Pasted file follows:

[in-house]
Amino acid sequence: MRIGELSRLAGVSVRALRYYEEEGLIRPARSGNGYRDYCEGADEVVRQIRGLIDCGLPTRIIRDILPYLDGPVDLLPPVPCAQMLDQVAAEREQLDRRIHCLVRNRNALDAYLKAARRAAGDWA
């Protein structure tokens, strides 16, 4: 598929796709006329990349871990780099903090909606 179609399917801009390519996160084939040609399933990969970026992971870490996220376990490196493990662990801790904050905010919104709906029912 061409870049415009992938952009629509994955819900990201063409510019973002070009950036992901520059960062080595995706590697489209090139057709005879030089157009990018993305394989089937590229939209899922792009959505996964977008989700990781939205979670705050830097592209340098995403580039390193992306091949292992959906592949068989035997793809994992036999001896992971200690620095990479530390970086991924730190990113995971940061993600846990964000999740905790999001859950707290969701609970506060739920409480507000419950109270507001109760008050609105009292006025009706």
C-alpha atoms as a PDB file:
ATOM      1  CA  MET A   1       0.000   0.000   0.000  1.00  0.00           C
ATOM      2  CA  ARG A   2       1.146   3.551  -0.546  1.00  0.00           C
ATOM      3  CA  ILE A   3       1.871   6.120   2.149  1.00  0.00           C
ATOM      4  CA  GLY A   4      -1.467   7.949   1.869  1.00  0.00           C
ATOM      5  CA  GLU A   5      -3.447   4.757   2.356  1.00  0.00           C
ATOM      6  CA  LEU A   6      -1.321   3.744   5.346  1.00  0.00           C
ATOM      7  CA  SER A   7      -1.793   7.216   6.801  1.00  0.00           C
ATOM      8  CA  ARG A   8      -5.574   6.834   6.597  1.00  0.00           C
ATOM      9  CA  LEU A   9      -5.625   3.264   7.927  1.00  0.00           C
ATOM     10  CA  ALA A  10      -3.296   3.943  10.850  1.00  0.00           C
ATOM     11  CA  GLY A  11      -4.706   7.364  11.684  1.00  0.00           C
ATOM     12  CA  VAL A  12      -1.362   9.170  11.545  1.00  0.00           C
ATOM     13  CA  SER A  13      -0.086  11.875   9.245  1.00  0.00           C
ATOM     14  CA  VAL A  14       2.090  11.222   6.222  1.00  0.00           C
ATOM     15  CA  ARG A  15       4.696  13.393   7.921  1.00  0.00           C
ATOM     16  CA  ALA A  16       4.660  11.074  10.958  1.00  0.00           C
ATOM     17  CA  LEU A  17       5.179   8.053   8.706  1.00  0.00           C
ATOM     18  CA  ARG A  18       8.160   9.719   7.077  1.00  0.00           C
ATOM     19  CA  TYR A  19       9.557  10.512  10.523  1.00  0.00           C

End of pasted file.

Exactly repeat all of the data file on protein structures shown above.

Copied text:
[in-house]
Amino acid sequence: MRIGELSRLAGVSVRALRYYEEEGLIRPARSGNGYRDYCEGADEVVRQIRGLIDCGLPTRIIRDILPYLDGPVDLLPPVPCAQMLDQVAAEREQLDRRIHCLVRNRNALDAYLKAARRAAGDWA
């Protein structure tokens, strides 16, 4: 598929796709006329990349871990780099903090909606 179609399917801009390519996160084939040609399933990969970026992971870490996220376990490196493990662990801790904050905010919104709906029912 061409870049415009992938952009629509994955819900990201063409510019973002070009950036992901520059960062080595995706590697489209090139057709005879030089157009990018993305394989089937590229939209899922792009959505996964977008989700990781939205979670705050830097592209340098995403580039390193992306091949292992959906592949068989035997793809994992036999001896992971200690620095990479530390970086991924730190990113995971940061993600846990964000999740905790999001859950707290969701609970506060739920409480507000419950109270507001109760008050609105009292006025009706």
C-alpha atoms as a PDB file:
ATOM      1  CA  MET A   1       0.000   0.000   0.000  1.00  0.00           C
ATOM      2  CA  ARG A   2       1.146   3.551  -0.546  1.00  0.00           C
ATOM      3  CA  ILE A   3       1.871   6.120   2.149  1.00  0.00           C
ATOM      4  CA  GLY A   4      -1.467   7.949   1.869  1.00  0.00           C
ATOM      5  CA  GLU A   5      -3.447   4.757   2.356  1.00  0.00           C
ATOM      6  CA  LEU A   6      -1.321   3.744   5.346  1.00  0.00           C
ATOM      7  CA  SER A   7      -1.793   7.216   6.801  1.00  0.00           C
ATOM      8  CA  ARG A   8      -5.574   6.834   6.597  1.00  0.00           C
ATOM      9  CA  LEU A   9      -5.625   3.264   7.927  1.00  0.00           C
ATOM     10  CA  ALA A  10      -3.296   3.943  10.850  1.00  0.00           C
ATOM     11  CA  GLY A  11      -4.706   7.364  11.684  1.00  0.00           C
ATOM     12  CA  VAL A  12      -1.362   9.170  11.545  1.00  0.00           C
ATOM     13  CA  SER A  13      -0.086  11.875   9.245  1.00  0.00           C
ATOM     14  CA  VAL A  14       2.090  11.222   6.222  1.00  0.00           C
ATOM     15  CA  ARG A  15       4.696  13.393   7.921  1.00  0.00           C
ATOM     16  CA  ALA A  16       4.660  11.074  10.958  1.00  0.00           C
ATOM     17  CA  LEU A  17       5.179   8.053   8.706  1.00  0.00           C
ATOM     18  CA  ARG A  18       8.160   9.719   7.077  1.00  0.00           C
ATOM     19  CA  TYR A  19       9.557  10.512  10.523  1.00  0.00           C